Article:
But I digress (to put it mildly). Fact is the plot advancement and background setting in this novel are so seamlessly interwoven into the character studies that I felt like a fly on the wall observing their plight moment by moment. Not all the chit chat advanced the plot, but every word of it did deepen and broaden my understanding of the characters. The more I read, the deeper I was hooked. I began to care about them. Toward the end of the novel I was quite concerned and worried as to whether or not their petty misunderstandings in their relationships was going to ruin their lives or not. For the author to draw that much emotional commitment out of me is remarkable; indeed, nothing short of a miracle.
Especially when you consider the unusual structure of the novel. Prior to reading it I had glanced at a number of reviews and online comments and ascertained the narrative was divided into sections reflecting the point of view of family members in turn. My impression was that this was, in effect, the same story being retold four times, and I thought “Boy, that’ll slow things down.” In truth each character picks up where the last left off, though often with a bit of meditation on what just happened, but the pace is lively enough that the plot always advances. A trifle more slowly than most novels, perhaps, but the amount of revealing detail keeps your interest (or, at least, certainly kept my interest), and pulls the reader deeper into the book.
Take Simon, for instance. A precocious boy in some ways, taking a keen interest in a Holo Cube game about preventing certain species from going extinct. However, not yet being familiar with the reality of the real world, so to speak, is convinced his game animals are as “real” as animals in zoos or other countries. After all, as his youthful logic puts it, “They are the same species.” He does know his fighting Holo games aren’t quite real, but, on the other hand, his approach to real world violence is about the same, that it isn’t quite real either. Thus, knowing something about what happened to his daddy, he fantasises about killing the “bad policeman” responsible and makes it his life’s goal.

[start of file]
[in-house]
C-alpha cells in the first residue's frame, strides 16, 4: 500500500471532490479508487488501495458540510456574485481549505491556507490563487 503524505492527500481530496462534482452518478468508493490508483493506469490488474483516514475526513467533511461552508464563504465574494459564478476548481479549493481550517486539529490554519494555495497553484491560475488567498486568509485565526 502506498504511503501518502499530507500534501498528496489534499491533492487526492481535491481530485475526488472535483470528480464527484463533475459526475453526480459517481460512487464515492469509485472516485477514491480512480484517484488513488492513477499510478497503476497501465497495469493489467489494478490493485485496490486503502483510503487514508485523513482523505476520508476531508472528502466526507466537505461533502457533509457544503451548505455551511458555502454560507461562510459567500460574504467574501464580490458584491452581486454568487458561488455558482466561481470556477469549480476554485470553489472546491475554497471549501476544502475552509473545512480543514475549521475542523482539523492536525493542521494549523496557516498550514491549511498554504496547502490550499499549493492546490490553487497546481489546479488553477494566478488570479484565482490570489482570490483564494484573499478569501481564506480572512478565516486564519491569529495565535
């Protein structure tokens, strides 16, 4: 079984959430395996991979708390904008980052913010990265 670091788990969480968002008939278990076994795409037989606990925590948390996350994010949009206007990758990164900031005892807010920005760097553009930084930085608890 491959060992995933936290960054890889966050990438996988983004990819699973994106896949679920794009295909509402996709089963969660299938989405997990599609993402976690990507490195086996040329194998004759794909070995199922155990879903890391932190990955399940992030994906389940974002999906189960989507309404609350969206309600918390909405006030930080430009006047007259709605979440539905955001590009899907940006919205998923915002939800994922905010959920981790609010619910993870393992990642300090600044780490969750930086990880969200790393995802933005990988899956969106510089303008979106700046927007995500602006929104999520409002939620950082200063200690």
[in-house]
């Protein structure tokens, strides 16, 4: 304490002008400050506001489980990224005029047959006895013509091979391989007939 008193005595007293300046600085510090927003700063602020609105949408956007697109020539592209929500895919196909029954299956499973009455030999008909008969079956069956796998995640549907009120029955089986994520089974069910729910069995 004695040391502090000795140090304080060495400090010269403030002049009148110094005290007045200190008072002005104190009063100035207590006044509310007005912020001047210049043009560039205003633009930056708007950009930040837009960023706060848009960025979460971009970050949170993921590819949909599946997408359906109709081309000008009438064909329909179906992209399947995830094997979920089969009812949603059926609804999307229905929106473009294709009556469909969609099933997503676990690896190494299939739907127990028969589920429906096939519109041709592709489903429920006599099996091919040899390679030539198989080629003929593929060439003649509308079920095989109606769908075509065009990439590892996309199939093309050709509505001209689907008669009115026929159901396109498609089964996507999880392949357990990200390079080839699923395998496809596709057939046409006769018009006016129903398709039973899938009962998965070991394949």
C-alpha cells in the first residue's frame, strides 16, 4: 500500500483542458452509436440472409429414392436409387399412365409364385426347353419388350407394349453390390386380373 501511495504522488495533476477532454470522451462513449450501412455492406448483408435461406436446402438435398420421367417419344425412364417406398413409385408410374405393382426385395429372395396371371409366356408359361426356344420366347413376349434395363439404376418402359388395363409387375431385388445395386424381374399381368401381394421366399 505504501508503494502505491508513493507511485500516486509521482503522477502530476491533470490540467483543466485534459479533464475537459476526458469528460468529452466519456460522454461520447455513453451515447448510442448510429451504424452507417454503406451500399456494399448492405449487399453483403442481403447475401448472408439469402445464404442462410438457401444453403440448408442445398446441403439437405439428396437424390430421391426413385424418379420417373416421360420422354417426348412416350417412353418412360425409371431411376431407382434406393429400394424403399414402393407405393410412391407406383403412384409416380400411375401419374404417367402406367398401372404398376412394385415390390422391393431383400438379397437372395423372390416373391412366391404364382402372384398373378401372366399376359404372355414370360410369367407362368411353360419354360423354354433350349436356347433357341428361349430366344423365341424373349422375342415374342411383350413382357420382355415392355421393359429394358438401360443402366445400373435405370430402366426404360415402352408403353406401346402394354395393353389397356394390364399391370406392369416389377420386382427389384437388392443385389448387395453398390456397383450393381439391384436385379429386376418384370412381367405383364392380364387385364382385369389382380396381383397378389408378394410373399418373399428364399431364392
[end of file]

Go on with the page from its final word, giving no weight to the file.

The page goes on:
Tosh, you say? No little kid would think that? I’ve got news for you. That fantasy consolidates the realism underlying Simon’s character. When I was a little kid I was badly bullied in Grade School. Walking home every day, I would go blocks out of my way to avoid the bullies waiting for me on certain street corners. Not always successfully. My older brother had some kind of hunting knife in a sheath. Sometimes, when home alone, I’d put it on and pretend I was at school, occasionally pulling it out as if flashing it before the eyes of the bullies. I believed they’d stand back in awe and leave me alone. However, I did vaguely suspect it was probably not a good idea to wear it to school because maybe, just maybe, I might get into trouble. With my brother for sure, and possibly with my mom and dad. Fact is, it takes a certain amount of growing up to be able to cope with the real world, even when you’re still a little kid. Let’s just say I found his less-than-realistic view of the real world quite believable.
His father, Laek, isn’t much better. He is a severely repressed individual, constantly terrified of disintegrating in public in an uncontrollable wave of panic and rage because of what happened in the past and the likelihood it will rebound on his family. Outwardly, he is a passive and easygoing individual, everyone’s friend, but it doesn’t take much to set him off. A very nice psychological touch is having him insist on speaking only French when they are in Quebec. This allows him to distance himself from his “English” thought patterns which threaten to betray him. Coincidentally, this habit of speaking only French endears him to Quebec authorities. So, it’s a useful trait.